Strathprints logo
Strathprints Home | Open Access | Browse | Search | User area | Copyright | Help | Library Home | SUPrimo

Orbital dynamics of earth-orbiting 'smart dust' spacecraft under the effects of solar radiation pressure and aerodynamic drag

Colombo, C. and McInnes, C.R. (2010) Orbital dynamics of earth-orbiting 'smart dust' spacecraft under the effects of solar radiation pressure and aerodynamic drag. In: AIAA/AAS Astrodynamics Specialist Conference 2010, 2010-08-02 - 2010-08-05, Toronto, Canada.

[img] PDF (strathprints026358.pdf)

Download (5MB)


This paper investigates how the perturbations due to asymmetric solar radiation pressure, in presence of Earth's shadow, and atmospheric drag can be balanced to obtain long-lived Earth centered orbits for swarms of SpaceChips, without the use of active control. The secular variation of Keplerian elements is expressed analytically through an averaging technique. Families of solutions are then identified where a Sun-synchronous apse-line precession is achieved passively. The long-term evolution is characterized by librational motion, progressively decaying due to the non-conservative effect of atmospheric drag. Therefore, long-lived orbits can be designed through the interaction of energy gain from asymmetric solar radiation pressure and energy dissipation due to drag. In this way, the short life-time of high area-to-mass spacecraft can be greatly extended (and indeed selected). In addition, the effect of atmospheric drag can be exploited to ensure the end-of life decay of SpaceChips, thus preventing long-lived orbit debris.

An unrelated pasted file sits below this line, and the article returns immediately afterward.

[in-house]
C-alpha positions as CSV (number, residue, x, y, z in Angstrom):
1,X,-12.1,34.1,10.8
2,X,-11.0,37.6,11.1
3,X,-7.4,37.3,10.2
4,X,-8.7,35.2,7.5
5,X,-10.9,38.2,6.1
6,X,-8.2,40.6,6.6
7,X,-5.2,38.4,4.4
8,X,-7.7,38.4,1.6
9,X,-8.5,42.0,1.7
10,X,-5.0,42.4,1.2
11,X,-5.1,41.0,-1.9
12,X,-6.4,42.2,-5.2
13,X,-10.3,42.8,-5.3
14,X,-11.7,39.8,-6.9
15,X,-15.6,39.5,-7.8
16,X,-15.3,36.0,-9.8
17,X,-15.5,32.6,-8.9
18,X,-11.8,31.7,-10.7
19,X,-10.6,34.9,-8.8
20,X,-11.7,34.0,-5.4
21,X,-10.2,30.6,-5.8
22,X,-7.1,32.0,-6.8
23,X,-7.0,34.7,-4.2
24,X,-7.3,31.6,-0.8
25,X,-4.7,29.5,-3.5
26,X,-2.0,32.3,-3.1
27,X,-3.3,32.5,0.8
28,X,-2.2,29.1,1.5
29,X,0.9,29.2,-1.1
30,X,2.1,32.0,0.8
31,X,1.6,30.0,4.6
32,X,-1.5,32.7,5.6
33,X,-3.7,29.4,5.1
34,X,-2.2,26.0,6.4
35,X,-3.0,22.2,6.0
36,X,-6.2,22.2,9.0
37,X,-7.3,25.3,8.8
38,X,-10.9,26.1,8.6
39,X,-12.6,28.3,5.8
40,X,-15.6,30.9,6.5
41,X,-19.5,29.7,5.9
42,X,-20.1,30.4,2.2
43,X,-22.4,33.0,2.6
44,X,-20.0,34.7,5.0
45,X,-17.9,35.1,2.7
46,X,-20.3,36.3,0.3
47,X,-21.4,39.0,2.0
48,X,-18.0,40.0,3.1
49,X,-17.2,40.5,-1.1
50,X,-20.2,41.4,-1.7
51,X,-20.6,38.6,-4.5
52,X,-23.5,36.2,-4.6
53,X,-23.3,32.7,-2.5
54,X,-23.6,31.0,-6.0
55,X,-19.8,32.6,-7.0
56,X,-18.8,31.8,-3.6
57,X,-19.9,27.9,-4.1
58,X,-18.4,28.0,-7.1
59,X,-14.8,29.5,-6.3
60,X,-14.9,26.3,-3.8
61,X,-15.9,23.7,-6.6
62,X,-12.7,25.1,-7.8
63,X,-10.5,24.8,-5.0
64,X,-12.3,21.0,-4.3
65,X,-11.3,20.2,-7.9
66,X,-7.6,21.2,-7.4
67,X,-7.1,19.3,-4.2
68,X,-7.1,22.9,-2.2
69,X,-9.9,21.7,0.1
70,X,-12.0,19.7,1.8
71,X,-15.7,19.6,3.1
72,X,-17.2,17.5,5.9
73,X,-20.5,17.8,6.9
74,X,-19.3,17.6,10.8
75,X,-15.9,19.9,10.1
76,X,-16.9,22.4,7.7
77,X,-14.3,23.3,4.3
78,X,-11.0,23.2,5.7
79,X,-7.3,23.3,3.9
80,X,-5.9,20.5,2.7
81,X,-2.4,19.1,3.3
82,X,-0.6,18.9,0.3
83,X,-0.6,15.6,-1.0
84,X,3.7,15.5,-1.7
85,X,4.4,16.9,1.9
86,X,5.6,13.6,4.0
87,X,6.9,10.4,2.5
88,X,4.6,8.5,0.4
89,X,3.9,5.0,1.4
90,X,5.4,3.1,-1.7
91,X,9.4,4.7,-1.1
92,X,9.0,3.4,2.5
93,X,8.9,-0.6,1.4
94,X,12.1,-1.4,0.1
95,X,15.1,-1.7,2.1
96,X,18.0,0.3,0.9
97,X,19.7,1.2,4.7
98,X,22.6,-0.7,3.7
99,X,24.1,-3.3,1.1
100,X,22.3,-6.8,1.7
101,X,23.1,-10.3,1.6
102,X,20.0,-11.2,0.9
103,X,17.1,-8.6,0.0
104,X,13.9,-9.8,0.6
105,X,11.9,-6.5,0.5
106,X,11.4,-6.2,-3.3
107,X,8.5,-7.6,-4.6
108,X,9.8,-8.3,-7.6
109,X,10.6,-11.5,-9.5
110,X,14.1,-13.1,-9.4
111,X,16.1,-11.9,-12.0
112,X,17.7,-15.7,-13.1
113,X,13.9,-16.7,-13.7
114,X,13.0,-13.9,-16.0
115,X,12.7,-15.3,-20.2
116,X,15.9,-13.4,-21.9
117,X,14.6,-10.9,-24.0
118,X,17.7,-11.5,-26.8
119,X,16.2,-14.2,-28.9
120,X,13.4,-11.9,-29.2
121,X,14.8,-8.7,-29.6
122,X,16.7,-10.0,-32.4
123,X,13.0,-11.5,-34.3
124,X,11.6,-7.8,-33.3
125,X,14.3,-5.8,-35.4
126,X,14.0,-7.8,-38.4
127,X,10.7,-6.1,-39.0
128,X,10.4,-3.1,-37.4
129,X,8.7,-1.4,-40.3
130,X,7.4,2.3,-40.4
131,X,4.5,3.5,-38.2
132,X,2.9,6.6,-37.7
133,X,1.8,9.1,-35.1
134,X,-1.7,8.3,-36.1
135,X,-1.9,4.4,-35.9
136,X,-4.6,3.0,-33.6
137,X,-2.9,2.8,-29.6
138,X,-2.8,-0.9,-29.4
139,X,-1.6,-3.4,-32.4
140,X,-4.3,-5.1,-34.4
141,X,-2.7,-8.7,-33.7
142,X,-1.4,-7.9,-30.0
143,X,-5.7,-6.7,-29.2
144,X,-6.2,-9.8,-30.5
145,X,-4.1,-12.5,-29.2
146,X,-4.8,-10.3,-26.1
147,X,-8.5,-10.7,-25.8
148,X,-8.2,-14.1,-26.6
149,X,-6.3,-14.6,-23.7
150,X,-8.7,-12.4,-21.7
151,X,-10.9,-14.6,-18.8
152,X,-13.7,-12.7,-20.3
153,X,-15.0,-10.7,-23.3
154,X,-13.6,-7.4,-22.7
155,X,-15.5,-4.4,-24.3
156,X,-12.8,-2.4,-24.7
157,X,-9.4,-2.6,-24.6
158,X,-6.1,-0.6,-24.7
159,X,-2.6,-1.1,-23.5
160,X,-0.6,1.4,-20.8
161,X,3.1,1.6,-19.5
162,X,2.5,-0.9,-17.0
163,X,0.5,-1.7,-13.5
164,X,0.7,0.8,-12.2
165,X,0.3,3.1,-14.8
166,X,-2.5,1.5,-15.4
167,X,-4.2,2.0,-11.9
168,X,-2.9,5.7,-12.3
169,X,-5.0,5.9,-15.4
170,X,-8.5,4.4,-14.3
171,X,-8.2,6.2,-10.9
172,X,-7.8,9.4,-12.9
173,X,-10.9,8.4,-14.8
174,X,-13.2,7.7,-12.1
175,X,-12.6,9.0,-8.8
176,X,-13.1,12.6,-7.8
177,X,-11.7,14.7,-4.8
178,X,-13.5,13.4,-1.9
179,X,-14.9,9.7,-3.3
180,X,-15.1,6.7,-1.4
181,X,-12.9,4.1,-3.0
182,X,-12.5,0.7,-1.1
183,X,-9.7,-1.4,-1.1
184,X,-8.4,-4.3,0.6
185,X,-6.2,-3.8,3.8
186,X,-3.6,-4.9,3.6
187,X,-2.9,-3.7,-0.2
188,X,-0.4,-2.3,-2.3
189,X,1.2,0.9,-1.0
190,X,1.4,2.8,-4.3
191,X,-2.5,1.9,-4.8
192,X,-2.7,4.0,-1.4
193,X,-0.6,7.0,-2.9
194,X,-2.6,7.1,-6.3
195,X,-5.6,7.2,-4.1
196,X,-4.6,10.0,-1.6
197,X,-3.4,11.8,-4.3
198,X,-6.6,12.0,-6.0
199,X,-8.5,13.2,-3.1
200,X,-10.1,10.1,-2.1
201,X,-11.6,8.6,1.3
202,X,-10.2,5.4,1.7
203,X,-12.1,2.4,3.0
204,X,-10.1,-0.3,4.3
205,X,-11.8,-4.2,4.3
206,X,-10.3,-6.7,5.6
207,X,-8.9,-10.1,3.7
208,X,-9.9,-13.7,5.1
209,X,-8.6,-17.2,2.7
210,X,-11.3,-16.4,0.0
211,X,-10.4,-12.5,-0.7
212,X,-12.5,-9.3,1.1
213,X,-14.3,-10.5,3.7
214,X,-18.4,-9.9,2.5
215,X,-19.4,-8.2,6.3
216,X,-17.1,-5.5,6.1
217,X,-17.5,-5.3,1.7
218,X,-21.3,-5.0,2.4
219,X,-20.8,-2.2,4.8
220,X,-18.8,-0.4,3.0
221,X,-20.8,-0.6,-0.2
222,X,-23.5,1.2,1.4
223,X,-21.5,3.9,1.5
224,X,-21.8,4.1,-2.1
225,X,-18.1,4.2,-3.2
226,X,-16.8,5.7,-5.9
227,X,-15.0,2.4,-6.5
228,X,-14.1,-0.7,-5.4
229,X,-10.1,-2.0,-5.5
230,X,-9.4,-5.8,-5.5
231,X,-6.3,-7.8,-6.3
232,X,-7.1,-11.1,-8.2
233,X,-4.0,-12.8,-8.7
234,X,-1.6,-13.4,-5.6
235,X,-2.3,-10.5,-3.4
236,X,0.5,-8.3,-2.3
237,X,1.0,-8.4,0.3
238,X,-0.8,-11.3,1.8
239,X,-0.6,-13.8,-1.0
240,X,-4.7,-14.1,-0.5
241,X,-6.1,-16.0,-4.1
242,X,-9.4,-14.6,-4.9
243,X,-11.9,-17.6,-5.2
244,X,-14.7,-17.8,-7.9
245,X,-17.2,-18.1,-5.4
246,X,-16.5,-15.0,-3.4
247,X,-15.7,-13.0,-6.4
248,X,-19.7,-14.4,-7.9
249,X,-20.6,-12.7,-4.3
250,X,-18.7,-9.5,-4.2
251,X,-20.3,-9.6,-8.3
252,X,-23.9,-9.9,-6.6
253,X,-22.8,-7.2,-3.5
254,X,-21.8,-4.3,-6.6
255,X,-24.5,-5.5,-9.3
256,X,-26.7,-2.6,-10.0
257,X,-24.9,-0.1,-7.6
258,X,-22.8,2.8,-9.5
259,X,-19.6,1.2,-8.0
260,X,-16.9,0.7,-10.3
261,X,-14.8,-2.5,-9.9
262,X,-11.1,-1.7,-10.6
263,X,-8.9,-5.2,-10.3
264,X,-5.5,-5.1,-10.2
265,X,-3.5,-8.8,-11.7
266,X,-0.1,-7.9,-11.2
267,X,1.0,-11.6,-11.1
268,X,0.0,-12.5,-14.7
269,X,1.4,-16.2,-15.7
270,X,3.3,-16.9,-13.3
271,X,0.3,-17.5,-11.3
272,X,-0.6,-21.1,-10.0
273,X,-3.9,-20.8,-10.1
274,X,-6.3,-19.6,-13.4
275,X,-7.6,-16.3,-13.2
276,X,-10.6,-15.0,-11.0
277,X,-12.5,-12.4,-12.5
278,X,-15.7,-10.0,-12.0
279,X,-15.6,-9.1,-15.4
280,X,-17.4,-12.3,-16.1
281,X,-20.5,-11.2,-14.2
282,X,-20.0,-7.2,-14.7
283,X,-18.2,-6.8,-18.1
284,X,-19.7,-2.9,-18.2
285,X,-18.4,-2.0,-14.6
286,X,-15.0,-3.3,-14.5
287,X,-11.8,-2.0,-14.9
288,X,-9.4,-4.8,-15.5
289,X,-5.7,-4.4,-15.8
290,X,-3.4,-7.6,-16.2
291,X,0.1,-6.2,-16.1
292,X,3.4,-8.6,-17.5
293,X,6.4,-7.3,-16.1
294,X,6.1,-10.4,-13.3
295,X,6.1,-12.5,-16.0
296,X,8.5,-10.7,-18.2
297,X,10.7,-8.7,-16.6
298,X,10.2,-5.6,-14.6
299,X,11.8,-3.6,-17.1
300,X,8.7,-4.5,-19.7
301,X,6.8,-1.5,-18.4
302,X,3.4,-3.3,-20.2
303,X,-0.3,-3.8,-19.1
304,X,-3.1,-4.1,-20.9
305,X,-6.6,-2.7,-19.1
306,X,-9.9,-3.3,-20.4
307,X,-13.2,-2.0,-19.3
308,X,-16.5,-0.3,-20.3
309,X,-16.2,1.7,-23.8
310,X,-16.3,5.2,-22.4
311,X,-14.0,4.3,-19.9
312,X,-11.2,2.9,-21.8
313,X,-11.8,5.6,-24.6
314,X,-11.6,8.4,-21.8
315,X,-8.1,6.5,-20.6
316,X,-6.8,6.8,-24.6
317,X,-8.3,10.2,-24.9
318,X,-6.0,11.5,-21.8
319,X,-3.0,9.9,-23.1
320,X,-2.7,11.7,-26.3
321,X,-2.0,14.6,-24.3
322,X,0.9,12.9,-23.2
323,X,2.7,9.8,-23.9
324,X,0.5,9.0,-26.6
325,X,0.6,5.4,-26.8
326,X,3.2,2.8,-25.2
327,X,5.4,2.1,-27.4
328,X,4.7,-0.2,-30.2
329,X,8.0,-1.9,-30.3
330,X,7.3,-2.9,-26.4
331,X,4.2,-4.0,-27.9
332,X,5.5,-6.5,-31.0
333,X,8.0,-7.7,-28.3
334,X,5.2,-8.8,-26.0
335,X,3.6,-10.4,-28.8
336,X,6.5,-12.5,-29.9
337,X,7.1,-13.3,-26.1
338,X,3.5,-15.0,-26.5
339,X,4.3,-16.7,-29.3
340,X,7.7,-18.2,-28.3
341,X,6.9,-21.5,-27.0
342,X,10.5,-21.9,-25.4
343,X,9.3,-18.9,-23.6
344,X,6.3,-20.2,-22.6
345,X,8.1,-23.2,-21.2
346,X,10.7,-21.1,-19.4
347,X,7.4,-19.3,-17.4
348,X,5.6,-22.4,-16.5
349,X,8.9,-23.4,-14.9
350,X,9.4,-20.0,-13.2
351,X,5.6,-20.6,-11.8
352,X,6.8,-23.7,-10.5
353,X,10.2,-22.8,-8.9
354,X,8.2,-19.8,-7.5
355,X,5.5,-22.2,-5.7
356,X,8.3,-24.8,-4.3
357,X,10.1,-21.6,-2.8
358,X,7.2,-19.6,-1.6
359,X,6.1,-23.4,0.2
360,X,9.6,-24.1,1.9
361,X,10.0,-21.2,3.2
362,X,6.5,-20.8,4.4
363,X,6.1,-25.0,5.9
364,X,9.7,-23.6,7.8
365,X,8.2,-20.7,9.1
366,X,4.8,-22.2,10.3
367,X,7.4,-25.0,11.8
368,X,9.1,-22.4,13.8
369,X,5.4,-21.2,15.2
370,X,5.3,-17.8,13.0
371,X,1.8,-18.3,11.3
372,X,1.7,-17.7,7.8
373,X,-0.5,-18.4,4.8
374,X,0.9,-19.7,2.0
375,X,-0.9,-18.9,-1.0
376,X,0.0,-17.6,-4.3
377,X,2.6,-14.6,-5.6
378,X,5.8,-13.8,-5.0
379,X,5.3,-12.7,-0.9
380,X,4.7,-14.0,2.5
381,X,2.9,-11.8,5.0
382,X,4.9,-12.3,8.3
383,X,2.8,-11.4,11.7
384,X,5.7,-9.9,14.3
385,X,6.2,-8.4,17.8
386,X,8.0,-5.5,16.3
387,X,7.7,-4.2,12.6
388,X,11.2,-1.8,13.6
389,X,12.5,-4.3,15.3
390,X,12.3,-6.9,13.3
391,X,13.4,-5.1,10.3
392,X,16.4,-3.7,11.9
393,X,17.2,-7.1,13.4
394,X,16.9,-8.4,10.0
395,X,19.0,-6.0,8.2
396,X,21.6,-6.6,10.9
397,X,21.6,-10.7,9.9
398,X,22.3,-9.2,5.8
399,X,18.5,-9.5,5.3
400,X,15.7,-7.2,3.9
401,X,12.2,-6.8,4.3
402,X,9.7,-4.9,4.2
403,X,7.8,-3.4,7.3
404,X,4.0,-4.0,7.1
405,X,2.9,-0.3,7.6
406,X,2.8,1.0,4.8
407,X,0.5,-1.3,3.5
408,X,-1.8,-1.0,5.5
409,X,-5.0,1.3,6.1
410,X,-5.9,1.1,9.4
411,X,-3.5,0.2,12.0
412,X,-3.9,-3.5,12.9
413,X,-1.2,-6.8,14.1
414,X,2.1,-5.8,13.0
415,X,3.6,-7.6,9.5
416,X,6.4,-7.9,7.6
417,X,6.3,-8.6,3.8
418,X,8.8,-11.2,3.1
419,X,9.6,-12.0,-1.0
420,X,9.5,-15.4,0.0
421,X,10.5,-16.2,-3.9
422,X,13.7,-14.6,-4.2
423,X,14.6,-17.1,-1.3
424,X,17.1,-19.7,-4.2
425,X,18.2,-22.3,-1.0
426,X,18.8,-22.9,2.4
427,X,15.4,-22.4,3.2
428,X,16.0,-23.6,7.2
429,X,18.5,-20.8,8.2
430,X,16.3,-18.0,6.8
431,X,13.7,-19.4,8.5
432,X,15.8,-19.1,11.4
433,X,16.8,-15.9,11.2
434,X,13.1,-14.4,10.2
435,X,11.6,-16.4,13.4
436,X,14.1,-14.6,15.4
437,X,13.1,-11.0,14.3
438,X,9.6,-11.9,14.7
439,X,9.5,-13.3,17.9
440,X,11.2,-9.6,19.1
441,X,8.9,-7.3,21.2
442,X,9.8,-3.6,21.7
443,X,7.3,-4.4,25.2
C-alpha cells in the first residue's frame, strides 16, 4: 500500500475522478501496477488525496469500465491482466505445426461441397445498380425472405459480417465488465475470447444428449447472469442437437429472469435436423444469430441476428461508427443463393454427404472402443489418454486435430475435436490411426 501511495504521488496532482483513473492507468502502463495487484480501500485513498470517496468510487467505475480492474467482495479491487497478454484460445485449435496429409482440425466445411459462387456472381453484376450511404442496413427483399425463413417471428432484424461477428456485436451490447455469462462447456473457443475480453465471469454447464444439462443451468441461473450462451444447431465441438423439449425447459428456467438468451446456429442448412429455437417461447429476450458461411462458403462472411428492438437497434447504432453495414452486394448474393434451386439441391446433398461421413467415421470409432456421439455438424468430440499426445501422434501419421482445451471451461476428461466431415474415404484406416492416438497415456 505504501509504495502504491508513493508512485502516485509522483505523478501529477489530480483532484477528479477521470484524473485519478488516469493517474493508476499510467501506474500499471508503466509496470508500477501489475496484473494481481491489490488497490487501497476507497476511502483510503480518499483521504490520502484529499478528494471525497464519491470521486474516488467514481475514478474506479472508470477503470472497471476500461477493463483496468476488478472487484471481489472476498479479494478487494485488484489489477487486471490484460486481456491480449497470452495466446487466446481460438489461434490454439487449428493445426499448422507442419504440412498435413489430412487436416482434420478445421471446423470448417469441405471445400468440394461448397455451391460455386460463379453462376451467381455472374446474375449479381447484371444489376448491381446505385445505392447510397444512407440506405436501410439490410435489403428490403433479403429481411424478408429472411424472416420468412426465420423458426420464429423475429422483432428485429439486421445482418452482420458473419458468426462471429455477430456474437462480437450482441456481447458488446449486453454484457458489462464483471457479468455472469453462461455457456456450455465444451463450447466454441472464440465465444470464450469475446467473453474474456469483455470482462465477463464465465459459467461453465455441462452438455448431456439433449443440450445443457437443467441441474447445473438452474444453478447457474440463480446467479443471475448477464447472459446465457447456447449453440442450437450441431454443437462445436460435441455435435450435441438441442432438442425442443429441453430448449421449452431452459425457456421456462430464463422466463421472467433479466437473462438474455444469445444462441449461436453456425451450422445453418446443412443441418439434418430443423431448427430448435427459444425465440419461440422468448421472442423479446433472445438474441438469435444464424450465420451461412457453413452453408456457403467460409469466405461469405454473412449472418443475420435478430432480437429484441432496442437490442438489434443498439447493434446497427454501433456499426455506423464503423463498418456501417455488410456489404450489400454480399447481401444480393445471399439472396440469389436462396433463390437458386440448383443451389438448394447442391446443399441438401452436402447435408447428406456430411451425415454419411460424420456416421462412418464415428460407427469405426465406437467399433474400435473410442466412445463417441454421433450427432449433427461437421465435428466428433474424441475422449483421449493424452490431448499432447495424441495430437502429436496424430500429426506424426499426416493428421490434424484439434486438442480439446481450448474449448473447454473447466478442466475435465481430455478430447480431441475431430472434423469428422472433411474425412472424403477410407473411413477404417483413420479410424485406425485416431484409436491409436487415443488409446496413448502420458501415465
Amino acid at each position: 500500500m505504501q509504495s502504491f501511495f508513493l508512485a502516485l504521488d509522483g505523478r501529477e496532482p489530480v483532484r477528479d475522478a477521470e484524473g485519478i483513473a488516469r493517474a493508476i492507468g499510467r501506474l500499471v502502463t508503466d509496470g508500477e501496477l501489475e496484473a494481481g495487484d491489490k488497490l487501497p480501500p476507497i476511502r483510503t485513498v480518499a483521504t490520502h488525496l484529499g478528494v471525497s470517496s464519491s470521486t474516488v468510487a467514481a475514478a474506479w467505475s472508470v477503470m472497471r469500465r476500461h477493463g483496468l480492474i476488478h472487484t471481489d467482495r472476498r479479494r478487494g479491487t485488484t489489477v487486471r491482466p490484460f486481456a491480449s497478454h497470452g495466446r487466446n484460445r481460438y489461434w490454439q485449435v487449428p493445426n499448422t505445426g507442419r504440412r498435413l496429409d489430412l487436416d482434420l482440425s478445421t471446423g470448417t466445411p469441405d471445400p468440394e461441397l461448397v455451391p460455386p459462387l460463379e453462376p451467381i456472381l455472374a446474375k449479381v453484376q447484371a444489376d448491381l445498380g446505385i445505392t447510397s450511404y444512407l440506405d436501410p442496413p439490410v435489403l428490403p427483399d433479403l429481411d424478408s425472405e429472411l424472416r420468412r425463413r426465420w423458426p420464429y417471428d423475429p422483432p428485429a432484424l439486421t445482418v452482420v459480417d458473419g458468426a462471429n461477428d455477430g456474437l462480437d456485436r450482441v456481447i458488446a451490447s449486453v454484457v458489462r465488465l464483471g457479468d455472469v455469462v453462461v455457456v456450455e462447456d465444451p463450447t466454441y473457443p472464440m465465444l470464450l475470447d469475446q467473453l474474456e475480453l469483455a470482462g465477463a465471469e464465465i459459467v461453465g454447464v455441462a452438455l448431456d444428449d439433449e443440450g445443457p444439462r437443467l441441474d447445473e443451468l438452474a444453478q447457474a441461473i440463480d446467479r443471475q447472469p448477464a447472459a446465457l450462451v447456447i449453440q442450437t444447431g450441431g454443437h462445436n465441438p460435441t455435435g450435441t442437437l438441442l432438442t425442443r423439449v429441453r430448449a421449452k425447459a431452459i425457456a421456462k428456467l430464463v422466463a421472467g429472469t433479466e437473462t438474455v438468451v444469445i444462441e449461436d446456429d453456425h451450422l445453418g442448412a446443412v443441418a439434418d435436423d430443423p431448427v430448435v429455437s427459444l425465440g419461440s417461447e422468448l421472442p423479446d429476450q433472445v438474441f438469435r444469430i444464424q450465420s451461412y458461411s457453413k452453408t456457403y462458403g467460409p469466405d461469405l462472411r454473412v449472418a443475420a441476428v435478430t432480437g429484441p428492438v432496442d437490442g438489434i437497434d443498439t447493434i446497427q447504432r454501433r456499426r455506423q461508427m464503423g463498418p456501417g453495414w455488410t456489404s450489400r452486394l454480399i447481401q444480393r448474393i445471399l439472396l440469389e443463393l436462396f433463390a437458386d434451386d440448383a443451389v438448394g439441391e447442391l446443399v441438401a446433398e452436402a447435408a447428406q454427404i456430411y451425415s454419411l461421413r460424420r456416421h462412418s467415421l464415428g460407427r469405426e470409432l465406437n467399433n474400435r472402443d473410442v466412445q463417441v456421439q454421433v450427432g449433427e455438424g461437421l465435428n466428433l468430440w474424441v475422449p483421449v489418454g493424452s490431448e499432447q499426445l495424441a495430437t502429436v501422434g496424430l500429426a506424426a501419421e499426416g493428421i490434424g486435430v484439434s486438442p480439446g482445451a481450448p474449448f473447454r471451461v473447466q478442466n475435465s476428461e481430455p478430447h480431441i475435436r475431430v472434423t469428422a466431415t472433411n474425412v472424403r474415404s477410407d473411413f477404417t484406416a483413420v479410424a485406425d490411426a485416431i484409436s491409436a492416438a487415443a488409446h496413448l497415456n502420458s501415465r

Item type: Conference or Workshop Item (Paper)
ID code: 26358
Keywords: asymmetric solar radiation pressure, atmospheric drag, Earth centered orbits, smart dust, spacecraft, orbital dynamics, orbit debris, Mechanical engineering and machinery, Motor vehicles. Aeronautics. Astronautics, Aerospace Engineering, Control and Systems Engineering, Computational Mechanics, Geotechnical Engineering and Engineering Geology
Subjects: Technology > Mechanical engineering and machinery
Technology > Motor vehicles. Aeronautics. Astronautics
Department: Faculty of Engineering > Mechanical and Aerospace Engineering
Depositing user: Ms Katrina May
Date Deposited: 21 Jul 2010 11:35
Last modified: 23 Jul 2015 20:27
Related URLs:

Actions (login required)

View Item View Item